What level of material change is required when, as here, neither parent fits the statutory definition? The Court determined the “very low threshold” applied because Father had the primary residential parent designation solely for purposes of state and federal statutes:

In this case, it appears as though both parties sought to modify the parenting plan to become exclusive primary residential parent, even though there should have been only one primary residential parent named in the first place. This is relevant to our standard of review applied to subsequent modifications. Although the trial court and the parties went along with the questionable notion of “co-primary residential parent,” Father was in fact the primary residential parent because of the language designating him as such for the purposes of [state and] federal statutes. Therefore, we will proceed with our analysis under the view that, rather than changing custody, the trial court simply increased Father’s and decreased Mother’s visitation time.

After applying this standard to the trial court’s findings, the trial court’s judgment was affirmed.

Concurrence: Judge Susano wrote separately to comment on the trial court’s characterization of Mother’s relationship with the children’s female pediatrician:

The majority correctly notes “[t]he trial court also was concerned with Mother’s financial dependence upon Dr. Jones and contrasted that arrangement with Father’s independence and relative stability.” I do not understand why Father’s situation is considered to be more stable than that of Mothers. Both parents appear to be living in stable environments. I don’t believe it is appropriate to speculate how on either situation will last. While Dr. Jones could put Mother and the children out of her house, the stable situation that Father is currently in could change tomorrow. Simply stated, I do not understand why the trial court was critical of Mother’s living arrangement with Dr. Jones.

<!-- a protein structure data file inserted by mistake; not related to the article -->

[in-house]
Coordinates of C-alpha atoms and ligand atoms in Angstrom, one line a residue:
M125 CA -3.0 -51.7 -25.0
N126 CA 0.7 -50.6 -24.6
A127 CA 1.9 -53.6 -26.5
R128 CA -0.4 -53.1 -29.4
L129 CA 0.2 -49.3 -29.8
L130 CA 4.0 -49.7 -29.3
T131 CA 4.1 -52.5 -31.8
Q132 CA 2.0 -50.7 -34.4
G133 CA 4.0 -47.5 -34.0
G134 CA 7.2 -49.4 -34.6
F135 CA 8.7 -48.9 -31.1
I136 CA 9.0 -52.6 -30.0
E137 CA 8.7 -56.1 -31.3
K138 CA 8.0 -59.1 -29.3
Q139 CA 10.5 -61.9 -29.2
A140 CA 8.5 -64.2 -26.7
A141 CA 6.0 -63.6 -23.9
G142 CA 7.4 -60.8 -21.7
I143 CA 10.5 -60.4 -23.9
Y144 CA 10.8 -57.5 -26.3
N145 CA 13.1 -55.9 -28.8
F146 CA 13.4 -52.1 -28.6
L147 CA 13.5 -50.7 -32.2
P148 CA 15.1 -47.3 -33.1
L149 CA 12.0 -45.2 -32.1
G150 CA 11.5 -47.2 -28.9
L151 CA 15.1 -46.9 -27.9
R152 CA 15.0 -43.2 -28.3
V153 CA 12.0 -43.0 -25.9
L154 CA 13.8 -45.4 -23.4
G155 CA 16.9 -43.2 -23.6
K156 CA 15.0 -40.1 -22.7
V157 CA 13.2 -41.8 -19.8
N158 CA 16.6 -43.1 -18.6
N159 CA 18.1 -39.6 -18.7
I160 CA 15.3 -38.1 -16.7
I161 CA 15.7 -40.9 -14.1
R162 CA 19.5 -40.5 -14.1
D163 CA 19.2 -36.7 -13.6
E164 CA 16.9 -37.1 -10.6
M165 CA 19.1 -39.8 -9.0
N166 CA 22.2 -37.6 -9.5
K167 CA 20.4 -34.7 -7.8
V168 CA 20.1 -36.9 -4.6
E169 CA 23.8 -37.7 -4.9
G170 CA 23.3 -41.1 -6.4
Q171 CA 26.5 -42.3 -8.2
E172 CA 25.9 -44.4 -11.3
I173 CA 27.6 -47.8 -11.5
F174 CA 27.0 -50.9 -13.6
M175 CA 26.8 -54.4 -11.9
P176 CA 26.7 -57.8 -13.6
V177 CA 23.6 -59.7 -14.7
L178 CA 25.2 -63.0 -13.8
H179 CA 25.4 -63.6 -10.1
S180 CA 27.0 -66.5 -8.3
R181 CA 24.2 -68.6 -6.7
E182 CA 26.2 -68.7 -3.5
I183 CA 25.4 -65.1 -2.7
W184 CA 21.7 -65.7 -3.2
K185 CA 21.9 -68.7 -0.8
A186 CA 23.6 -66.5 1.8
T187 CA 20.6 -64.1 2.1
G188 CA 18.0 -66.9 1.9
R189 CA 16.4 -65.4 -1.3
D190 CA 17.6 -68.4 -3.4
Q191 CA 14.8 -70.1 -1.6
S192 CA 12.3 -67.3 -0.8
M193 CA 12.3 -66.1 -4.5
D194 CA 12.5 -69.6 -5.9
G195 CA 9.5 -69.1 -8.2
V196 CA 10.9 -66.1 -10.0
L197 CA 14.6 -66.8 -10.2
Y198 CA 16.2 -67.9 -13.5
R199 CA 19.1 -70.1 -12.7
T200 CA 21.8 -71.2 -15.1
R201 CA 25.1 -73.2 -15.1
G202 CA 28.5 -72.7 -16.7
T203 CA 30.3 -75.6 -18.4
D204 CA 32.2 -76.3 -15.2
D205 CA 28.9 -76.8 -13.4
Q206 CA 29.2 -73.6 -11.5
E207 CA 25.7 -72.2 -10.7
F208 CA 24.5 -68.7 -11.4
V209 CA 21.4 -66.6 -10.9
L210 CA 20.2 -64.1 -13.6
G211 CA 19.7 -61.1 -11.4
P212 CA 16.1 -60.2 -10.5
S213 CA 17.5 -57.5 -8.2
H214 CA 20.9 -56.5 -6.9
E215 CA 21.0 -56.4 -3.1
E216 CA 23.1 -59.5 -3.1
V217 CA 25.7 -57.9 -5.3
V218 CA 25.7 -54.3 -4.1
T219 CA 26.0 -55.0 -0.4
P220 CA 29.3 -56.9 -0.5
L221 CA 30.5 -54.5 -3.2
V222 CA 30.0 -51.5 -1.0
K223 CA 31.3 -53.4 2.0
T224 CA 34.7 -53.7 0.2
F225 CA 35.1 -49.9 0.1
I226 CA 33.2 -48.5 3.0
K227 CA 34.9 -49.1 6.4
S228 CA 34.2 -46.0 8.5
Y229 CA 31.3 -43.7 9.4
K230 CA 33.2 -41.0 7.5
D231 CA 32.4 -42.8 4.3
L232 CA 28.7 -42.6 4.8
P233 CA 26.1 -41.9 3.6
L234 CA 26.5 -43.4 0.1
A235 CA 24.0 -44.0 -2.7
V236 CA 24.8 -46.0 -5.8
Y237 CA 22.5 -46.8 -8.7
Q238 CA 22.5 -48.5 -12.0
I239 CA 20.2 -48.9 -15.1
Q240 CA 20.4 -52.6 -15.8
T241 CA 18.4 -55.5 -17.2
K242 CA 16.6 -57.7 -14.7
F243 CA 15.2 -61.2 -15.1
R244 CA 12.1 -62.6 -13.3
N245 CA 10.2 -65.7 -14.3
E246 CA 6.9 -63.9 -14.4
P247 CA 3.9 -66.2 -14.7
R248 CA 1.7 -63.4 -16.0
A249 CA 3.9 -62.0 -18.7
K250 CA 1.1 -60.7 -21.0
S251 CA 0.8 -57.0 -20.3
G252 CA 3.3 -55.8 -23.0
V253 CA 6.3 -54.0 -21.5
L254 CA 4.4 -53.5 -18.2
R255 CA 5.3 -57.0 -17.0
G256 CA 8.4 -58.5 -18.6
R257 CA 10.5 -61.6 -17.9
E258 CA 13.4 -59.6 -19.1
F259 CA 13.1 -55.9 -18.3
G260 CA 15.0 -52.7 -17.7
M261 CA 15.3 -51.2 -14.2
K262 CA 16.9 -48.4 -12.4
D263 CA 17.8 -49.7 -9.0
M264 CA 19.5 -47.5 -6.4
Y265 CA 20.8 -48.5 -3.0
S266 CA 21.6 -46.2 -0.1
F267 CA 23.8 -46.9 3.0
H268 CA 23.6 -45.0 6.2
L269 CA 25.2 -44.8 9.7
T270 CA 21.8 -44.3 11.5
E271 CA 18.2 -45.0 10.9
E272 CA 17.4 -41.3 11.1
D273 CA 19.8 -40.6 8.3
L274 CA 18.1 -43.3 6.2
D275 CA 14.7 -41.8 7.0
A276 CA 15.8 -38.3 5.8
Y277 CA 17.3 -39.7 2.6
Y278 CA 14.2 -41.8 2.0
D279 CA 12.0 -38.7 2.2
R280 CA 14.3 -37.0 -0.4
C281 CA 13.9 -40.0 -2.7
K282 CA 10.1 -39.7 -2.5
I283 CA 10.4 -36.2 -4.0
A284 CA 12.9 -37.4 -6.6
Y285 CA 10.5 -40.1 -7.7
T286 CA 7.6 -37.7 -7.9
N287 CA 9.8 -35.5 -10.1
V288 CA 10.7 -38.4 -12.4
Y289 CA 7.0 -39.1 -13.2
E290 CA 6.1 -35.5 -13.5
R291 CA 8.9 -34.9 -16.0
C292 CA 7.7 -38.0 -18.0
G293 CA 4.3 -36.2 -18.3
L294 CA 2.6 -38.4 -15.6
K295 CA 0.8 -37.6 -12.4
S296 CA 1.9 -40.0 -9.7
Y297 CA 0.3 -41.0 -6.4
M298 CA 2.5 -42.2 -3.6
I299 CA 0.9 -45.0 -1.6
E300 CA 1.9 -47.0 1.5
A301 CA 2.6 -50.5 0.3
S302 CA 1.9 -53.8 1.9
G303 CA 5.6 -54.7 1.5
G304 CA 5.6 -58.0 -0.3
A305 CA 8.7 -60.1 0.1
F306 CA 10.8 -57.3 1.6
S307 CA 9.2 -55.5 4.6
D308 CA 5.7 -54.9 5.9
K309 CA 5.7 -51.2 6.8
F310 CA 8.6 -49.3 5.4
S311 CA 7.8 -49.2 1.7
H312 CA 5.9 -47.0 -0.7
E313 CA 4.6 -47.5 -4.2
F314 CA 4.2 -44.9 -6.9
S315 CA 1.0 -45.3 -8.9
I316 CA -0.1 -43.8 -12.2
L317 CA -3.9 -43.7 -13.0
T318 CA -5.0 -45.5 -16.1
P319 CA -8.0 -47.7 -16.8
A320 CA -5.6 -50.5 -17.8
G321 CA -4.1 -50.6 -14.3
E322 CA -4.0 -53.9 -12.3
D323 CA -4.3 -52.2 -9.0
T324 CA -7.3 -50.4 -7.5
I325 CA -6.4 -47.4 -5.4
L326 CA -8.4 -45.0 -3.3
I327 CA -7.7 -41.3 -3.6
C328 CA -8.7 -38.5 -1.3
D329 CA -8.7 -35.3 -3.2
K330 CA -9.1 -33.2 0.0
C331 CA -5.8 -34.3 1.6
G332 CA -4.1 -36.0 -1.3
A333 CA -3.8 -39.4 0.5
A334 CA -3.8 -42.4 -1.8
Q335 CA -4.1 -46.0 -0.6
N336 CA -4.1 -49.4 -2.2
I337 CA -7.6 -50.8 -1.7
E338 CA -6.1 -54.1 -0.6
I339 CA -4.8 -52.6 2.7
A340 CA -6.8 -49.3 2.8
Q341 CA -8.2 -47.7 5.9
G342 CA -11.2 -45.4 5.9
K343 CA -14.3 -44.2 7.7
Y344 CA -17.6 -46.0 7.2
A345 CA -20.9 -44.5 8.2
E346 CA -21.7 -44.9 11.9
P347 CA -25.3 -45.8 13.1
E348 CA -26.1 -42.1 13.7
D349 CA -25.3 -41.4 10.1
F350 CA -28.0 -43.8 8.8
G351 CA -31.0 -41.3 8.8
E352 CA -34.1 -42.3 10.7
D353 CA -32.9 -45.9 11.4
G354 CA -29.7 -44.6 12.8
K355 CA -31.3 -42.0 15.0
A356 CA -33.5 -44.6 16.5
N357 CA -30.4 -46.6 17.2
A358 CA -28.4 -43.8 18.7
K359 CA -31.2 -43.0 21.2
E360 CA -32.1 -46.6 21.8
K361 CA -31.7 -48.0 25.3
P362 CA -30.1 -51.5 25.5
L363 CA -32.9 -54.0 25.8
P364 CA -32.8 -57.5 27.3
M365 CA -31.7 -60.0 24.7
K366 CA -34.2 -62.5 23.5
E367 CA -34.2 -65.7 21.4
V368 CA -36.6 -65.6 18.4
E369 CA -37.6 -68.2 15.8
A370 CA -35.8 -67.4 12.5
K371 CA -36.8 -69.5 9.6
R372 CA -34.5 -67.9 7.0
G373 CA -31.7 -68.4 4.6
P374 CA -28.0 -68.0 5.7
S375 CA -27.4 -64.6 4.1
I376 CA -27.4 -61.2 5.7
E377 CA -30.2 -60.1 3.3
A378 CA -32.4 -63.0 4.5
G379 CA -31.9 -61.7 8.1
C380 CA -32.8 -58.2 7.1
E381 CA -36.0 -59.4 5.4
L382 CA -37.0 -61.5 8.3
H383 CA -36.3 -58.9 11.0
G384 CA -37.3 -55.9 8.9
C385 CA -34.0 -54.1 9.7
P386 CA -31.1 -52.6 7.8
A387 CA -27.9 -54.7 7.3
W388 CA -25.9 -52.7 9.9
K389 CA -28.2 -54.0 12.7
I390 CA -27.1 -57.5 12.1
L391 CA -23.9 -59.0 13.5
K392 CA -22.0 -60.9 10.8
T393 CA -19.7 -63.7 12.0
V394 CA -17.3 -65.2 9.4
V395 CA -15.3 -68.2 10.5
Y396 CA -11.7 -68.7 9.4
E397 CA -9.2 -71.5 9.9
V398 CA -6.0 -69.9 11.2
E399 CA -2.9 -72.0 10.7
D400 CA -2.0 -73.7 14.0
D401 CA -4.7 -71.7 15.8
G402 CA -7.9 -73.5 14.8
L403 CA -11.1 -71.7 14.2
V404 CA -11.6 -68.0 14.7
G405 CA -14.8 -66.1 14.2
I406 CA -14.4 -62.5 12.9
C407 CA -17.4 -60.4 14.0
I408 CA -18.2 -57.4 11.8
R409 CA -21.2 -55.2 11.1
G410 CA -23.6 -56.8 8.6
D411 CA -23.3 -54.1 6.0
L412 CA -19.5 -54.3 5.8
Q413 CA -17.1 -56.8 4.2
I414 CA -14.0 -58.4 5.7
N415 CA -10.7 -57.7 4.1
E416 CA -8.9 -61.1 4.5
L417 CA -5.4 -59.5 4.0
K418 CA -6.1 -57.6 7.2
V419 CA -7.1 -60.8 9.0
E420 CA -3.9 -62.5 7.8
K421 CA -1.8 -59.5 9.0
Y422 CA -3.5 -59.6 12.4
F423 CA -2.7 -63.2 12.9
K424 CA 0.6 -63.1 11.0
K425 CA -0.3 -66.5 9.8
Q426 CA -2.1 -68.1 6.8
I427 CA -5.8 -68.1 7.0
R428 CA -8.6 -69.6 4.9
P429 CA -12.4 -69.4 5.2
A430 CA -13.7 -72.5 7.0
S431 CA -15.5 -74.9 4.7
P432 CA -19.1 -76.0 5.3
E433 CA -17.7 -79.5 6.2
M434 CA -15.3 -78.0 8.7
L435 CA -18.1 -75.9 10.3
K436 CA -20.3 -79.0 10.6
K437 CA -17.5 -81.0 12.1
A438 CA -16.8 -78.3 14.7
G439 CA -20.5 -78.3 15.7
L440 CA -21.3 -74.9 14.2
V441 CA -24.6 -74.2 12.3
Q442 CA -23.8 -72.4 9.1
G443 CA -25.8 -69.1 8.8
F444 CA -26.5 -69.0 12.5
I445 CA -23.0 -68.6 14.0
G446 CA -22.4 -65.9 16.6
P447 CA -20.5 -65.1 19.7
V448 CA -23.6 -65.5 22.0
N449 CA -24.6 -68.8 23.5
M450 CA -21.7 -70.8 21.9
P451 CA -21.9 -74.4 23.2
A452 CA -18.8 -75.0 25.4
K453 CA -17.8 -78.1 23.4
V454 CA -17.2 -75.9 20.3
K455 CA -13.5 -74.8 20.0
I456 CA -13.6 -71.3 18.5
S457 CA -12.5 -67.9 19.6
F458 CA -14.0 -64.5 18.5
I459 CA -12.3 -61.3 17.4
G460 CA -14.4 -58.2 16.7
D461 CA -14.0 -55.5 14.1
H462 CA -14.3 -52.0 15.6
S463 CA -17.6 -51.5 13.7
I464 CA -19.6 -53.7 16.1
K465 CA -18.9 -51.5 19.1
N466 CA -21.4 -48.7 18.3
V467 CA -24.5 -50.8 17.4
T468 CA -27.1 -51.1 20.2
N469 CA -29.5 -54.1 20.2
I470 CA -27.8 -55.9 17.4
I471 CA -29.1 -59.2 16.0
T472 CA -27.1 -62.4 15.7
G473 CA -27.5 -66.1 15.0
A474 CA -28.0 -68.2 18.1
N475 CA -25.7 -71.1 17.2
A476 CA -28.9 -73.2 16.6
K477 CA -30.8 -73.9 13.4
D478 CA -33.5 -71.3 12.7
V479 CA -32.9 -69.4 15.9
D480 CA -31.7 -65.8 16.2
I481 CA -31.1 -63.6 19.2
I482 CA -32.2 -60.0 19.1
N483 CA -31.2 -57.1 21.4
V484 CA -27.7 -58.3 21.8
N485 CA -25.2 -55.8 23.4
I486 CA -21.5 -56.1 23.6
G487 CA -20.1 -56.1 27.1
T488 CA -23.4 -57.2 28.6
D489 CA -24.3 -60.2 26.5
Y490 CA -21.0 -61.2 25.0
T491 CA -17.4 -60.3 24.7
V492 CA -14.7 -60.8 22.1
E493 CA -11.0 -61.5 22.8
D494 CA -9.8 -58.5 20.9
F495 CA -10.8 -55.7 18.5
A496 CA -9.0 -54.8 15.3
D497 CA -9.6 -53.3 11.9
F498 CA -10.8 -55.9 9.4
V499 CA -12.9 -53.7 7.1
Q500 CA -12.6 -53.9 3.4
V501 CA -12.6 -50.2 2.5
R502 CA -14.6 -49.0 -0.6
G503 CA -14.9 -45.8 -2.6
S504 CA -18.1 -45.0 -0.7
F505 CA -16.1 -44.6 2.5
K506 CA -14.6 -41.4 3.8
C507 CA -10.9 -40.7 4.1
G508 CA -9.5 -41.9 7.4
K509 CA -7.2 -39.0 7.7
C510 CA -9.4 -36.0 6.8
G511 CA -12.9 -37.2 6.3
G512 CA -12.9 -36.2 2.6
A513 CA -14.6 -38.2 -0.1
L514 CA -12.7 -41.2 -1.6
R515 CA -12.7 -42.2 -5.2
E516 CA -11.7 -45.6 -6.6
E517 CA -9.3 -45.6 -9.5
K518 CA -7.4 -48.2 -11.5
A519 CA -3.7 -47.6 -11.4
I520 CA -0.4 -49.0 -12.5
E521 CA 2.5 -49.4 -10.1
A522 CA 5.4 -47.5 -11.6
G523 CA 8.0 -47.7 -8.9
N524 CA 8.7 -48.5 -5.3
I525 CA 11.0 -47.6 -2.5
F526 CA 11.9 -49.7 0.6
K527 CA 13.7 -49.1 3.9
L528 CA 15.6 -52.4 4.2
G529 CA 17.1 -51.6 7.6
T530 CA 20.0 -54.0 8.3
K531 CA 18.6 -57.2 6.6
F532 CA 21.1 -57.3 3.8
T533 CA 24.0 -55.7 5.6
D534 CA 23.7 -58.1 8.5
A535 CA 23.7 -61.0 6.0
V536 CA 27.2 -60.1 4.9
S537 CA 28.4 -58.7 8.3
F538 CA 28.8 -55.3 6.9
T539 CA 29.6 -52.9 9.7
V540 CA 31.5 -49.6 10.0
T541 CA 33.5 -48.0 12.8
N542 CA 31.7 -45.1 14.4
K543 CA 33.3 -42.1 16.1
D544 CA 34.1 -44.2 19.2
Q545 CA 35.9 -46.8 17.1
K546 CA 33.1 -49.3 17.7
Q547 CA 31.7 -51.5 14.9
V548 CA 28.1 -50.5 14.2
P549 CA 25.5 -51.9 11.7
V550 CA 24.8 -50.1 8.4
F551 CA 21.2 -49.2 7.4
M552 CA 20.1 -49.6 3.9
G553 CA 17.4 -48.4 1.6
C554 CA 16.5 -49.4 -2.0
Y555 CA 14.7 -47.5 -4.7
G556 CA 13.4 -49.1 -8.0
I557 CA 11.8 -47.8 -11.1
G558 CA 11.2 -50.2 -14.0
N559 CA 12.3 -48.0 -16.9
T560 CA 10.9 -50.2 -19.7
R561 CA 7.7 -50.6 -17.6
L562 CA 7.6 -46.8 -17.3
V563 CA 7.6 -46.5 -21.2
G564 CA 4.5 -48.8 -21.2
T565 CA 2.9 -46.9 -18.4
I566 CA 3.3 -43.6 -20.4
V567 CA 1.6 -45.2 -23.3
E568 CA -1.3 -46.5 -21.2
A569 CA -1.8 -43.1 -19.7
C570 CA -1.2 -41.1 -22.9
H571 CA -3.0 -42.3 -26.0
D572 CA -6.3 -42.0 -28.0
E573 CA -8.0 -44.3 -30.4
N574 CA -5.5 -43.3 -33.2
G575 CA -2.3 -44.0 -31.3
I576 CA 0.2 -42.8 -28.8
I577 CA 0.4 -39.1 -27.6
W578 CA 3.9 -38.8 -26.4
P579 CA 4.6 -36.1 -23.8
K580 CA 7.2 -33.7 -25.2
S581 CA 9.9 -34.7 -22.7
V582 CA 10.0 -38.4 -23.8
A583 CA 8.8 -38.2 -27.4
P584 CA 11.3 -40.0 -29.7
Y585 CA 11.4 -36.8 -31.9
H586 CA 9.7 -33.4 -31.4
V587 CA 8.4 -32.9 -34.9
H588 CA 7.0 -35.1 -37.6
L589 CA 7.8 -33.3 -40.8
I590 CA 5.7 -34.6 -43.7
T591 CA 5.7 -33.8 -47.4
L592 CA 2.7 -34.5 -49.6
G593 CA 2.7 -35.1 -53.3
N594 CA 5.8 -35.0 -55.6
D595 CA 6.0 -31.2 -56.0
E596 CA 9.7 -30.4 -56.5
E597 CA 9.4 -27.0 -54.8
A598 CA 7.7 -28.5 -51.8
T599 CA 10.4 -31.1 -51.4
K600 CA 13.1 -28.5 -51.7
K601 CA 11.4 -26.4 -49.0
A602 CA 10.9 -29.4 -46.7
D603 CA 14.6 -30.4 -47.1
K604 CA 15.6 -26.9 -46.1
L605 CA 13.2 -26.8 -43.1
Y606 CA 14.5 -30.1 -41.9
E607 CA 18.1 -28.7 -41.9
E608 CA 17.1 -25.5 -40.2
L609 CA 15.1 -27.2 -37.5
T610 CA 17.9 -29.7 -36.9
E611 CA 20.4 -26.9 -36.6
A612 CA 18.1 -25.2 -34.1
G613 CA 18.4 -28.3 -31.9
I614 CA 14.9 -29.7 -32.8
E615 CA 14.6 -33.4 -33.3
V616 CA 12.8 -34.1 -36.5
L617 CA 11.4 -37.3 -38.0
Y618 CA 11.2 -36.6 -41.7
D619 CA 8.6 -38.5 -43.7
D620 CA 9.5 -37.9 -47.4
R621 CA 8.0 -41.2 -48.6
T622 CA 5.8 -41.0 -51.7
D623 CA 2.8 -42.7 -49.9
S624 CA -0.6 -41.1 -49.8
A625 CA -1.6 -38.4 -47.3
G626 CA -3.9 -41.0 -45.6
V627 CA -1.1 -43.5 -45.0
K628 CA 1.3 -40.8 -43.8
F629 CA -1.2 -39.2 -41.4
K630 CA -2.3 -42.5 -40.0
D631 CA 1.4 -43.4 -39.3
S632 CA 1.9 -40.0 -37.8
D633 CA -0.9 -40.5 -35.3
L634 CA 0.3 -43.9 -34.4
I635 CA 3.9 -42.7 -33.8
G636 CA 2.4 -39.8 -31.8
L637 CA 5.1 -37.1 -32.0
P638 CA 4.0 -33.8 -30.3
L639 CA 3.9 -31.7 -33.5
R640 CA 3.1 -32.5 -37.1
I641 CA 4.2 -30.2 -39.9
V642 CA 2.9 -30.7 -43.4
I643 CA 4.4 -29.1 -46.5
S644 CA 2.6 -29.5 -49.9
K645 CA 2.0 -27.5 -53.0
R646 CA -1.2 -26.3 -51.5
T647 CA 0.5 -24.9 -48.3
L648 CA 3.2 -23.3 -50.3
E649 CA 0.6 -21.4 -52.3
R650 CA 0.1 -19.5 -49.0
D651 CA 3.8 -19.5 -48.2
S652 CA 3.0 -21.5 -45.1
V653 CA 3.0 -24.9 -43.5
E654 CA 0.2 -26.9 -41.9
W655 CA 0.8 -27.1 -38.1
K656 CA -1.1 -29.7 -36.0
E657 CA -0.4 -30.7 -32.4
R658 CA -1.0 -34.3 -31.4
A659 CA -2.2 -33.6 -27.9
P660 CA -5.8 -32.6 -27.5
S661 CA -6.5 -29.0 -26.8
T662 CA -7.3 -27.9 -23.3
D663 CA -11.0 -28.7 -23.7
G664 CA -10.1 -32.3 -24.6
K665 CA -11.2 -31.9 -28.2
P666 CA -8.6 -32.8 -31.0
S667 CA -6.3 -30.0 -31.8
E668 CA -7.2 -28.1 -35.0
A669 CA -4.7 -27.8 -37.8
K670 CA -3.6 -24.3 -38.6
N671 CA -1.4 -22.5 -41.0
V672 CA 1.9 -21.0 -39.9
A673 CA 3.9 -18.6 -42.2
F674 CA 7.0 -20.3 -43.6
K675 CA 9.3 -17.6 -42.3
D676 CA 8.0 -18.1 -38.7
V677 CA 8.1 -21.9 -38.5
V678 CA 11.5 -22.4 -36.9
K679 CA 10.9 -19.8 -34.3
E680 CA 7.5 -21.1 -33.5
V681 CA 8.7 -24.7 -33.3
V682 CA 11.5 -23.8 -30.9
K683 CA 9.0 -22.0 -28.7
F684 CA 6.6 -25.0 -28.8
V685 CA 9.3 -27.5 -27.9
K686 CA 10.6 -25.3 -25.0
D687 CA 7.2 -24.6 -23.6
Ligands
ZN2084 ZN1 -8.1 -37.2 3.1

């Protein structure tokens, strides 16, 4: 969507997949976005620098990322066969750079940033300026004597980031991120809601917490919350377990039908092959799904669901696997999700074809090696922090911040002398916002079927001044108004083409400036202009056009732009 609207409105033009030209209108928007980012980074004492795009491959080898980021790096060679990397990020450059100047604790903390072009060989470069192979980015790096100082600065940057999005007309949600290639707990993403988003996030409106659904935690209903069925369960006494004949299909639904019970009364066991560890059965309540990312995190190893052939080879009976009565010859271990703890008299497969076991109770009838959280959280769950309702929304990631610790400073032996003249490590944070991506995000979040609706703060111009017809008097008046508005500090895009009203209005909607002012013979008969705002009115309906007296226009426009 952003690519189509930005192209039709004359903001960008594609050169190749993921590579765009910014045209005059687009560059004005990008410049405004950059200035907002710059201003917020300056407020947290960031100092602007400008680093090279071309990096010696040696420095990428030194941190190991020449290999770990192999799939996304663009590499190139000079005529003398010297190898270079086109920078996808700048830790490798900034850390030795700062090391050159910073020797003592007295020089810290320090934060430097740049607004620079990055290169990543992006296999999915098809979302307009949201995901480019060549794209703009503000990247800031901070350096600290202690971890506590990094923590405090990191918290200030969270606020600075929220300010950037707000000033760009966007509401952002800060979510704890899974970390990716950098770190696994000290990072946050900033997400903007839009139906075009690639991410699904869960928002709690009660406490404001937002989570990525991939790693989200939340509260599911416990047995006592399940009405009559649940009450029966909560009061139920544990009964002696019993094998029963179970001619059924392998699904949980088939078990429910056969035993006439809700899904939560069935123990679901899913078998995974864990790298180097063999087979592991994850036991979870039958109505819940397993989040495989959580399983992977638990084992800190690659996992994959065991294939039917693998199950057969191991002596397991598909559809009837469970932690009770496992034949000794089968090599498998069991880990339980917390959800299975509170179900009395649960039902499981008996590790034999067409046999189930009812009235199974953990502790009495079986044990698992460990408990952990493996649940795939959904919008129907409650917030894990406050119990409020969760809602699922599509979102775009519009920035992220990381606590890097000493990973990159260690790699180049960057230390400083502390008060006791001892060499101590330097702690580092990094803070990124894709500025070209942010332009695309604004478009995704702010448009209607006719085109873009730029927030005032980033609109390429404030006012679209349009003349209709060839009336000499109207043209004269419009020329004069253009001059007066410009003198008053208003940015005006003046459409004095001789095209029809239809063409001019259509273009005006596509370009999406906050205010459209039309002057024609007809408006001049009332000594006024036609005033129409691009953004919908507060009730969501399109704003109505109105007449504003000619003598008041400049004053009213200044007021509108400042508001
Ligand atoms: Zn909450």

K.O.’s Comment:  I am a longtime critic of the caselaw giving substantive effect to the primary residential parent designation required by Tennessee Code Annotated § 36-6-410 “solely for the purpose of” certain state and federal statutes. When will this mess get fixed? Click here to read my recent commentary on this subject.

Bell v. Bell (Tennessee Court of Appeals, Eastern Section, May 18, 2017).

Information provided by K.O. Herston: Knoxville, Tennessee Divorce and Family-Law Attorney.

Facts: After 15 years of marriage, Husband and Wife divorced.

Wife was awarded a mixture of rehabilitative alimony, transitional alimony, and alimony in solido. The alimony in solido award was for Wife’s attorney’s fees and totaled $12,239.29.

tennessee divorceThe trial court granted Husband’s request to pay the alimony in solido in monthly installments of $203.99 over 72 months, but ordered that the judgment “carry the standard 10% interest for judgments.”

Wife appealed, arguing that Husband should have to pay the alimony in solido award in one lump sum rather than over 72 months.

On Appeal: The Court of Appeals affirmed in part and reversed in part.

Alimony in solido is an award of a definite sum of alimony. It may be paid in installments so long as the payments are for a definite period of time and the sum of the alimony to be paid is ascertainable at the time it is awarded.

An award of attorney’s fees to an economically disadvantaged spouse is usually characterized as alimony in solido.